Political will needed in averting water crisis in Johor

Media statement by DAP Johor Chairman Liew Chin Tong on 19 November 2015

Most Johoreans do not understand why while heavy rainfall caused massive flooding in Johor Bahru on Monday 16th November 2015, yet there is no water in the dams to the extent that water had to be rationed since 16th August 2015, with no end in sight to the crisis.

The State government has explained that the reason for this is mainly spatial variation of the rainfall. We were unlucky, according to them, because while there are heavy downpour in some parts of Johor, it hardly rained within the water catchment area. Is that really true?

What has escaped public attention is the issue of the integrity of our water catchment forests. Most water catchment areas, which are supposed to be covered with forests, are now planted over with palm oil crops right to the edge of the water body. These water reservoirs were normally located faraway from main road, hence out of common sight from the public.

However, I have seen with my own eyes how severe the encroachment is in one of my recent field trips. It was truly shocking. Having no forests in the water catchment adversely affected the quantity and quality of water that enters the reservoir. We live in an age of climate uncertainty and the last thing the government should do is to allow rampant conversion of natural forests into commercial plantations in our water catchment area.

At the launch of Johor Water Forum 2015 on Tuesday 17th November 2015, Menteri Besar Datuk Seri Mohamed Khaled Nordin had effectively conceded that there is no end in sight for water rationing as yet and that rationing may have to be extended beyond 15th December 2015.

It was also reported that Singapore’s Environment and Water Resources Minsiter Masagos Zulkifli conceded that Singapore may have to ration water as water storage at the Linggui Reservoir in Johor had dropped to a new historic low of 43 percent, compared to an earlier low of 55 percent.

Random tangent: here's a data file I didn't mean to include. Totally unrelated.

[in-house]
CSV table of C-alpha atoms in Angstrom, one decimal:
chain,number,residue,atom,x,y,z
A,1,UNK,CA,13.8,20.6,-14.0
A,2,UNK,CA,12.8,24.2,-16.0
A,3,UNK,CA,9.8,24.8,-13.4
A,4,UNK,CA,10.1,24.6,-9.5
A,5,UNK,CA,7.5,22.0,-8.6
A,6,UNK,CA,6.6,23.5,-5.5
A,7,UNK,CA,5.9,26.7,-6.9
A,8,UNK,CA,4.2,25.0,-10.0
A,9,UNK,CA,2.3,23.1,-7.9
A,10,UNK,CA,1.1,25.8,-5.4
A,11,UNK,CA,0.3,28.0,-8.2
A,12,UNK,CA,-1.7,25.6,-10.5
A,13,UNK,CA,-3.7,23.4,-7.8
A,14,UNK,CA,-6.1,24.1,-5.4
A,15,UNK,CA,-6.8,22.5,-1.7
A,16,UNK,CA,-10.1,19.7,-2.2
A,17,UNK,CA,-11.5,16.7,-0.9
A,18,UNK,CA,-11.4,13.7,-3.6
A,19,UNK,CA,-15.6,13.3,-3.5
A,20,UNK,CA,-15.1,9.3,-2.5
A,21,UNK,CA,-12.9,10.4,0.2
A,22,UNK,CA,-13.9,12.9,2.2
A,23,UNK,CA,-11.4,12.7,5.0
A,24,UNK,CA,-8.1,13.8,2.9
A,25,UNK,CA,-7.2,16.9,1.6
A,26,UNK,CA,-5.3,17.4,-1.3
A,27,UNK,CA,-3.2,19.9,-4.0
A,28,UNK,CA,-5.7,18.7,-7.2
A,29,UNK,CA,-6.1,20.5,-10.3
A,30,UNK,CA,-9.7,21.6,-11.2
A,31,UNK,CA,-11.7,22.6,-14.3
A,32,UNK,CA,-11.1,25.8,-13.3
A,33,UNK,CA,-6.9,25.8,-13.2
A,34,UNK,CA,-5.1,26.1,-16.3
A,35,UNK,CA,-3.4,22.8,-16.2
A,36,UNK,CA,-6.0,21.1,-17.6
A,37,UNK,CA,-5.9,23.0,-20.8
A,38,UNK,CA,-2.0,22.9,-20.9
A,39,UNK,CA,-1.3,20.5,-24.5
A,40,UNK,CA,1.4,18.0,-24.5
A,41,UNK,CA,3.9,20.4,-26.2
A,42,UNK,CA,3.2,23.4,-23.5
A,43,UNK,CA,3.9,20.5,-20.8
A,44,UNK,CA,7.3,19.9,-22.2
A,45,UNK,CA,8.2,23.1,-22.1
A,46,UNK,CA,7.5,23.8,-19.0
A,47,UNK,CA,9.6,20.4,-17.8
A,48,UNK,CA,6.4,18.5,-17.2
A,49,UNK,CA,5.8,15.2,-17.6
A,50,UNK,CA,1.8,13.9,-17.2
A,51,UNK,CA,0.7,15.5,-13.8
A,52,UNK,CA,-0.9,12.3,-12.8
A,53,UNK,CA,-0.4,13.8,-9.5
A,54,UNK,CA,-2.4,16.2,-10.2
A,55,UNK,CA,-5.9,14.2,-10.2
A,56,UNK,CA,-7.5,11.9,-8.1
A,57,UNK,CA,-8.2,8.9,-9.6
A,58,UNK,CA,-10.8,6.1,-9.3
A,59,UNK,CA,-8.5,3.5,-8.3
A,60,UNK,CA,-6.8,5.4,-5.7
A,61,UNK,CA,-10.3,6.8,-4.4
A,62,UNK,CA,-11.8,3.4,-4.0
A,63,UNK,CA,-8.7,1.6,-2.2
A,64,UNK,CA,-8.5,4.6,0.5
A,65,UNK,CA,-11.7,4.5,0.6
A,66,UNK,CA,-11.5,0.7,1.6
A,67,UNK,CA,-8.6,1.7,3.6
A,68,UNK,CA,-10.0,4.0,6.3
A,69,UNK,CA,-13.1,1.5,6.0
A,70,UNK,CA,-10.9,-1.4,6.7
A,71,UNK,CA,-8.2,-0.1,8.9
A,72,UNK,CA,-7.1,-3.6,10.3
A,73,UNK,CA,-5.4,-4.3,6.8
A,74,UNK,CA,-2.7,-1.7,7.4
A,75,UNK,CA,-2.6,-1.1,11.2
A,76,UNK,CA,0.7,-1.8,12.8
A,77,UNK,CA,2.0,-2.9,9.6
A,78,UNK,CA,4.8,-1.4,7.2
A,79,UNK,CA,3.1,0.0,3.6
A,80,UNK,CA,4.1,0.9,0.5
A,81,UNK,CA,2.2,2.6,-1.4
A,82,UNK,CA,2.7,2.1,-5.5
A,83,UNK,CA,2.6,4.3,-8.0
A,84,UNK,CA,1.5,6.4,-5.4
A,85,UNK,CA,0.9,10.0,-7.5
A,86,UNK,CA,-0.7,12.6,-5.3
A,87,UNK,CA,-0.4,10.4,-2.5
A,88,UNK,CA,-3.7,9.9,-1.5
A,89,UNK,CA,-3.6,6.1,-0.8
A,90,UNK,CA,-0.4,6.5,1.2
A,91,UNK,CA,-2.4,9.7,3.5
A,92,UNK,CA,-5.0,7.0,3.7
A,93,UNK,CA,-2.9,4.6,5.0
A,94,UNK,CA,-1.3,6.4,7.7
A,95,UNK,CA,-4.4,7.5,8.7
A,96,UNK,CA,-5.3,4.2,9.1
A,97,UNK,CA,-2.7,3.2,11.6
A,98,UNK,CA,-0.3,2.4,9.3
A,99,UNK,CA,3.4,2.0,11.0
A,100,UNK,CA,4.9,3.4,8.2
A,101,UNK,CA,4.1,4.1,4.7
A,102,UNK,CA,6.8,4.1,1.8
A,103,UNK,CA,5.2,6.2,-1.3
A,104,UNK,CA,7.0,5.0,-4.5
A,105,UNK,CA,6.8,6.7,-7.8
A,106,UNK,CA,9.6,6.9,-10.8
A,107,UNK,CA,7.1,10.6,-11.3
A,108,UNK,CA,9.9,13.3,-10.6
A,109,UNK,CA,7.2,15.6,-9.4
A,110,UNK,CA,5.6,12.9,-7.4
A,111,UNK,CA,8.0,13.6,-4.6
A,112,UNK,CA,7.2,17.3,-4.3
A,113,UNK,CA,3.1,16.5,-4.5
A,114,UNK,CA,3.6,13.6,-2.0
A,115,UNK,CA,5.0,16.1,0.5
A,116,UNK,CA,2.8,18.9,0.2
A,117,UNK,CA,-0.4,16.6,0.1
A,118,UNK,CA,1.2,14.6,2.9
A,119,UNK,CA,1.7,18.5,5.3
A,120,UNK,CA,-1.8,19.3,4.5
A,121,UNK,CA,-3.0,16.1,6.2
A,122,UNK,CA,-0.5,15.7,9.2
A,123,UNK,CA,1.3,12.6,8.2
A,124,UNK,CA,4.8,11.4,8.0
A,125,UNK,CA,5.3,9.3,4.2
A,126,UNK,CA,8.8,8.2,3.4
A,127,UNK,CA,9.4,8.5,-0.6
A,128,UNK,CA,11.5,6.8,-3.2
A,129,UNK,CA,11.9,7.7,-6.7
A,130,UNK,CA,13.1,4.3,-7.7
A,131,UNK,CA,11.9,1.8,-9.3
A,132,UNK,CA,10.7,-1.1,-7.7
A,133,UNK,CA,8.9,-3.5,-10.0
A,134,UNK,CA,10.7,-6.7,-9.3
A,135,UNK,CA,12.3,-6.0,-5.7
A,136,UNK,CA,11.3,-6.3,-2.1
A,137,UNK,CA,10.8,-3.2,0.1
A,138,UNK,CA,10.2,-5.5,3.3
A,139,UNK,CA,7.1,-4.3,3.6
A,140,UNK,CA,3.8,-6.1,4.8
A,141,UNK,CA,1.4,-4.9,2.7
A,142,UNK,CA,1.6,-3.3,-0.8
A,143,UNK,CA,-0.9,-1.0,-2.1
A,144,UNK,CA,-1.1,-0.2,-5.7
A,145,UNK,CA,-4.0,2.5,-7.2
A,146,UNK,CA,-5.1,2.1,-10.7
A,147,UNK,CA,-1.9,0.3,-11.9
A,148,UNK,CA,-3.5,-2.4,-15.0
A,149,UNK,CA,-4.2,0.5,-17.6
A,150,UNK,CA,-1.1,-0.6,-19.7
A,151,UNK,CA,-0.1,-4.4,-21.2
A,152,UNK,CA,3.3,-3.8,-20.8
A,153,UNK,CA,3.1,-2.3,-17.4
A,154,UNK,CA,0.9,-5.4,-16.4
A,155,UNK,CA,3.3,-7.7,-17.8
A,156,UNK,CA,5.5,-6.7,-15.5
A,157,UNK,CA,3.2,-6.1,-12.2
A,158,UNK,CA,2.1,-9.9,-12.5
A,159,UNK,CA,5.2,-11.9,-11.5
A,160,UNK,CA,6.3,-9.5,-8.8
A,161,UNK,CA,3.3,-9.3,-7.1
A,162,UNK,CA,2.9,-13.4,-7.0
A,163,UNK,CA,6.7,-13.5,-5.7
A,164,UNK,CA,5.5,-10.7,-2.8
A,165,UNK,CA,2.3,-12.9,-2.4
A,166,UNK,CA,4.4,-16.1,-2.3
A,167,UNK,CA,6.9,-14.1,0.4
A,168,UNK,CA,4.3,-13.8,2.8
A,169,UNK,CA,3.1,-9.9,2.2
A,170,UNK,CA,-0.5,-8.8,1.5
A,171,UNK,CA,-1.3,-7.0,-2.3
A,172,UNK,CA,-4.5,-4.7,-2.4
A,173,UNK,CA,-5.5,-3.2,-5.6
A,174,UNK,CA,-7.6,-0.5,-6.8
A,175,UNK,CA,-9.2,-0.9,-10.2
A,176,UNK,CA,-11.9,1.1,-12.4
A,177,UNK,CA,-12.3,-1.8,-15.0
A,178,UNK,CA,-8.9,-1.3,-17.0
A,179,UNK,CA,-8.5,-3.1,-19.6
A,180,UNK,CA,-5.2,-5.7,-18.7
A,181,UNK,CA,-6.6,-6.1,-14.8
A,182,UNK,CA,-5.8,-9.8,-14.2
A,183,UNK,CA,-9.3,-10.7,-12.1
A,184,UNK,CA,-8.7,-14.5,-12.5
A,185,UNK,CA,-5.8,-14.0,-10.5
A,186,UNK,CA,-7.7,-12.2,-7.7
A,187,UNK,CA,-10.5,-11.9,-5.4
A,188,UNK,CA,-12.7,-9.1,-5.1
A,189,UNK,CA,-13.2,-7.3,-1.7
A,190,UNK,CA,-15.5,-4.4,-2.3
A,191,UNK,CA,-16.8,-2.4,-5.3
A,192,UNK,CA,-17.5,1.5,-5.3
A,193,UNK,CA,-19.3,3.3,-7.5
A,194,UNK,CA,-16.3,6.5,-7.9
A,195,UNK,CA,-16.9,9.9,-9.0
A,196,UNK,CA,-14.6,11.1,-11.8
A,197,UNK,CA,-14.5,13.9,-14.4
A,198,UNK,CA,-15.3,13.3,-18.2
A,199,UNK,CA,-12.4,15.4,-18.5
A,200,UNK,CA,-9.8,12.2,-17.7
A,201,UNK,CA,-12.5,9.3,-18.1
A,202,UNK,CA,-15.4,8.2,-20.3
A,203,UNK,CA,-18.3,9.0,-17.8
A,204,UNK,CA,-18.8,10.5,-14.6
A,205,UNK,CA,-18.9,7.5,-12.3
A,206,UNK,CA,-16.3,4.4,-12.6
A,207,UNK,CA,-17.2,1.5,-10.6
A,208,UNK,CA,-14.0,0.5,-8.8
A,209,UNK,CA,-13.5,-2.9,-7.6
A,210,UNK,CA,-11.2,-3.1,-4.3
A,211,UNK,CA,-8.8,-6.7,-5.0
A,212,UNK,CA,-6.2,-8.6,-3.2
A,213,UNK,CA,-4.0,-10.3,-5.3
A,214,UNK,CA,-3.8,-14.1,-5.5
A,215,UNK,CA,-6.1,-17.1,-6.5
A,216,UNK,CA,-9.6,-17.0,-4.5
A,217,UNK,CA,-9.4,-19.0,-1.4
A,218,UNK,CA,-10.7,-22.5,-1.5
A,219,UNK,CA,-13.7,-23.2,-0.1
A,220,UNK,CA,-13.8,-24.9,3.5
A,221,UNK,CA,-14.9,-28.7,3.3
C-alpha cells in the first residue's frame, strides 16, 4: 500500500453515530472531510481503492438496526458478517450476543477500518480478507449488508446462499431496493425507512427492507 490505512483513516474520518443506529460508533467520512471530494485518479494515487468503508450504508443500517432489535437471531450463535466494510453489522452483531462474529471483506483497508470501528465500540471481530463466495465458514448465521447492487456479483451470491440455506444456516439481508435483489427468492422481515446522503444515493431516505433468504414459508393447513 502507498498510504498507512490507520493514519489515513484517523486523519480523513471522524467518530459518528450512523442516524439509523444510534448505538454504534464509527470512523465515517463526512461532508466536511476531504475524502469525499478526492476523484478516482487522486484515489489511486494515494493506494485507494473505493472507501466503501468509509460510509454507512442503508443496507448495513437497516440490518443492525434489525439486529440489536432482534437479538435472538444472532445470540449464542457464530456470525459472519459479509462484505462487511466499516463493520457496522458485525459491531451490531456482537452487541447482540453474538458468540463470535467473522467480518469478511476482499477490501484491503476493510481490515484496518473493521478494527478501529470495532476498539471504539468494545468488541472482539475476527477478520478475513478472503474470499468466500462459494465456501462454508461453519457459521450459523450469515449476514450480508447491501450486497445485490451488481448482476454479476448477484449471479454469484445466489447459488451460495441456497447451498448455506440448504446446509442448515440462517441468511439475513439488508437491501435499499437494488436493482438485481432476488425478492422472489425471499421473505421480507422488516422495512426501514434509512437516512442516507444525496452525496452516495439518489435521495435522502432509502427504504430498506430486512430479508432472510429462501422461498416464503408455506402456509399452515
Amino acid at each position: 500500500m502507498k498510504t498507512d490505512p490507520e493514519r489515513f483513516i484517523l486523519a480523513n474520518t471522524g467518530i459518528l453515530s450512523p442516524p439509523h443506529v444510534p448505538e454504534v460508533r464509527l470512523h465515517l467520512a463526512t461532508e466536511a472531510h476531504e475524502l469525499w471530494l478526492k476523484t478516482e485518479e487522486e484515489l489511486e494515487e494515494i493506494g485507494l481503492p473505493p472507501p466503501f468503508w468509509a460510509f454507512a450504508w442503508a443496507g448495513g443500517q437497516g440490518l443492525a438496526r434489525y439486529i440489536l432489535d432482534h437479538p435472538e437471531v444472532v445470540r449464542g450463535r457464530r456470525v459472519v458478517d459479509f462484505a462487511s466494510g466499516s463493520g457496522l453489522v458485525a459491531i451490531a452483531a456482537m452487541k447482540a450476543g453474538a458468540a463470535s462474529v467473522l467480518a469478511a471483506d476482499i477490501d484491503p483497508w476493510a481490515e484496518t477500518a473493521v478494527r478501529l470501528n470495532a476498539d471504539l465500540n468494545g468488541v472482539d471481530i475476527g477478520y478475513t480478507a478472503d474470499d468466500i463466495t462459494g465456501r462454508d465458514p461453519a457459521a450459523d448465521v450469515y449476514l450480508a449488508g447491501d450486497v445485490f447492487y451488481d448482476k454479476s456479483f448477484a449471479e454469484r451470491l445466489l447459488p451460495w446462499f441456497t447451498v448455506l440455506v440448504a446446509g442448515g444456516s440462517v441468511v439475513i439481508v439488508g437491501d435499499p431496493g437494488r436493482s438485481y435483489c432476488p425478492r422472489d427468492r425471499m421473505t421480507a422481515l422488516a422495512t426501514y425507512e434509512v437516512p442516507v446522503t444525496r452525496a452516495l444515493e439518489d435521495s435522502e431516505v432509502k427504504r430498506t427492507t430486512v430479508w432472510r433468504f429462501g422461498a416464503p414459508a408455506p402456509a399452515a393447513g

“If the water stock in Linggiu Reservoir does not recover, we may have to do more to conserve water, including restricting the use of water for non-critical activities such as washing of cars, operations of water fountains and watering of plants,” according to Masagos.

I had previously called on Khaled to declare a water emergency and take drastic measures in the short, medium and long-term to deal with the impending crisis.

Khaled mentioned about the need for Johor to have more experts to manage our water resources to which I concur.

But without the political will to deal with the palm oil estates that encroach into water catchment areas and without the political resolve to gazette and restore all water catchment forests, we are in for a long-term water crisis.

I was originally contemplating to move an emergency motion in Dewan Rakyat to urge the Ministry of Energy, Green Technology and Water to intervene in the impending Johor water crisis. I met Datuk Seri Maximus Ongkili who assured me that his Ministry would look into the matter seriously.

In the interests of the people and businesses in Johor, I call on Menteri Besar Khaled and Minister Ongkili to address the impending crisis speedily. Let us look at the water security issue from all angles, including political economy interests of the past and present that have made us so vulnerable to water shortages.

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